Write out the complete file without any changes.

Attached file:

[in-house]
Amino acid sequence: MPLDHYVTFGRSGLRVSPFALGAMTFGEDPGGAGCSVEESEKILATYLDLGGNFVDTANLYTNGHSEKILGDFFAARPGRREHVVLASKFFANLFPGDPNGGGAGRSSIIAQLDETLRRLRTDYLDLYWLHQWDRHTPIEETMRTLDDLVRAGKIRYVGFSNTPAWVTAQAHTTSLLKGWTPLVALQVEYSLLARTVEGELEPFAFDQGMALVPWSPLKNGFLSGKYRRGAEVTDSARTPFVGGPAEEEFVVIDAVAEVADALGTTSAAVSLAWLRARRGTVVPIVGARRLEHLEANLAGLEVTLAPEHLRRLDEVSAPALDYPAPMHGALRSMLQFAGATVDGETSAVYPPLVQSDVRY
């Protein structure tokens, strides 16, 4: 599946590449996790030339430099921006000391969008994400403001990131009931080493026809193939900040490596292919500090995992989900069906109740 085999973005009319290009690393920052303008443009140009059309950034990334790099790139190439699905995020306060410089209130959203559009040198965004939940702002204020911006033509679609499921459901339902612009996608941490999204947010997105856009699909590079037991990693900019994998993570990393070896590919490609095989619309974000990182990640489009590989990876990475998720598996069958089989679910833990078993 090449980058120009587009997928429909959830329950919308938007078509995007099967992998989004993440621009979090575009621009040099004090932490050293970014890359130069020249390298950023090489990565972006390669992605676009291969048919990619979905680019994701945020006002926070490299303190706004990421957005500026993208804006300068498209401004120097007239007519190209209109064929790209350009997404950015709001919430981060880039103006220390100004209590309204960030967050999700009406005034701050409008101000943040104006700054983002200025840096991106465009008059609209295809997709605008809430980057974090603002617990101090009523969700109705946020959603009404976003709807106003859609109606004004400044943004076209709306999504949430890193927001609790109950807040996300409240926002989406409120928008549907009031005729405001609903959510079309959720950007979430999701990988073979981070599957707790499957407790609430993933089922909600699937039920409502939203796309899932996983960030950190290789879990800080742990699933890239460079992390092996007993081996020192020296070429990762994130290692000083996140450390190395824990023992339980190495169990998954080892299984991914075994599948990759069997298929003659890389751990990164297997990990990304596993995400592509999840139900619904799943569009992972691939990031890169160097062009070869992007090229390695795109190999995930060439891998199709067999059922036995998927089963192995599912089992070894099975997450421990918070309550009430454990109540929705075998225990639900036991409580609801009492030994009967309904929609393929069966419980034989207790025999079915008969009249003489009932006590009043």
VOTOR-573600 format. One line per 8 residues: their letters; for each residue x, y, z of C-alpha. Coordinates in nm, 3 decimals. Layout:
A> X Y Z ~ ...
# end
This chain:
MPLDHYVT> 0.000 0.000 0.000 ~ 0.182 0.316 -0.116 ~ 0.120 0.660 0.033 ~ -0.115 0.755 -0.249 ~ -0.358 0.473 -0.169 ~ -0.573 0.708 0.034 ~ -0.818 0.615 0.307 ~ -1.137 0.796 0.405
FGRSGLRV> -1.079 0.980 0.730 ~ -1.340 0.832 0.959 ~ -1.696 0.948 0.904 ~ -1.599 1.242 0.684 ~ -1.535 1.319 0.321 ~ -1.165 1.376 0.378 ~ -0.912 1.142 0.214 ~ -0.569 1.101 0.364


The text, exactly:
[in-house]
Amino acid sequence: MPLDHYVTFGRSGLRVSPFALGAMTFGEDPGGAGCSVEESEKILATYLDLGGNFVDTANLYTNGHSEKILGDFFAARPGRREHVVLASKFFANLFPGDPNGGGAGRSSIIAQLDETLRRLRTDYLDLYWLHQWDRHTPIEETMRTLDDLVRAGKIRYVGFSNTPAWVTAQAHTTSLLKGWTPLVALQVEYSLLARTVEGELEPFAFDQGMALVPWSPLKNGFLSGKYRRGAEVTDSARTPFVGGPAEEEFVVIDAVAEVADALGTTSAAVSLAWLRARRGTVVPIVGARRLEHLEANLAGLEVTLAPEHLRRLDEVSAPALDYPAPMHGALRSMLQFAGATVDGETSAVYPPLVQSDVRY
């Protein structure tokens, strides 16, 4: 599946590449996790030339430099921006000391969008994400403001990131009931080493026809193939900040490596292919500090995992989900069906109740 085999973005009319290009690393920052303008443009140009059309950034990334790099790139190439699905995020306060410089209130959203559009040198965004939940702002204020911006033509679609499921459901339902612009996608941490999204947010997105856009699909590079037991990693900019994998993570990393070896590919490609095989619309974000990182990640489009590989990876990475998720598996069958089989679910833990078993 090449980058120009587009997928429909959830329950919308938007078509995007099967992998989004993440621009979090575009621009040099004090932490050293970014890359130069020249390298950023090489990565972006390669992605676009291969048919990619979905680019994701945020006002926070490299303190706004990421957005500026993208804006300068498209401004120097007239007519190209209109064929790209350009997404950015709001919430981060880039103006220390100004209590309204960030967050999700009406005034701050409008101000943040104006700054983002200025840096991106465009008059609209295809997709605008809430980057974090603002617990101090009523969700109705946020959603009404976003709807106003859609109606004004400044943004076209709306999504949430890193927001609790109950807040996300409240926002989406409120928008549907009031005729405001609903959510079309959720950007979430999701990988073979981070599957707790499957407790609430993933089922909600699937039920409502939203796309899932996983960030950190290789879990800080742990699933890239460079992390092996007993081996020192020296070429990762994130290692000083996140450390190395824990023992339980190495169990998954080892299984991914075994599948990759069997298929003659890389751990990164297997990990990304596993995400592509999840139900619904799943569009992972691939990031890169160097062009070869992007090229390695795109190999995930060439891998199709067999059922036995998927089963192995599912089992070894099975997450421990918070309550009430454990109540929705075998225990639900036991409580609801009492030994009967309904929609393929069966419980034989207790025999079915008969009249003489009932006590009043």
VOTOR-573600 format. One line per 8 residues: their letters; for each residue x, y, z of C-alpha. Coordinates in nm, 3 decimals. Layout:
A> X Y Z ~ ...
# end
This chain:
MPLDHYVT> 0.000 0.000 0.000 ~ 0.182 0.316 -0.116 ~ 0.120 0.660 0.033 ~ -0.115 0.755 -0.249 ~ -0.358 0.473 -0.169 ~ -0.573 0.708 0.034 ~ -0.818 0.615 0.307 ~ -1.137 0.796 0.405
FGRSGLRV> -1.079 0.980 0.730 ~ -1.340 0.832 0.959 ~ -1.696 0.948 0.904 ~ -1.599 1.242 0.684 ~ -1.535 1.319 0.321 ~ -1.165 1.376 0.378 ~ -0.912 1.142 0.214 ~ -0.569 1.101 0.364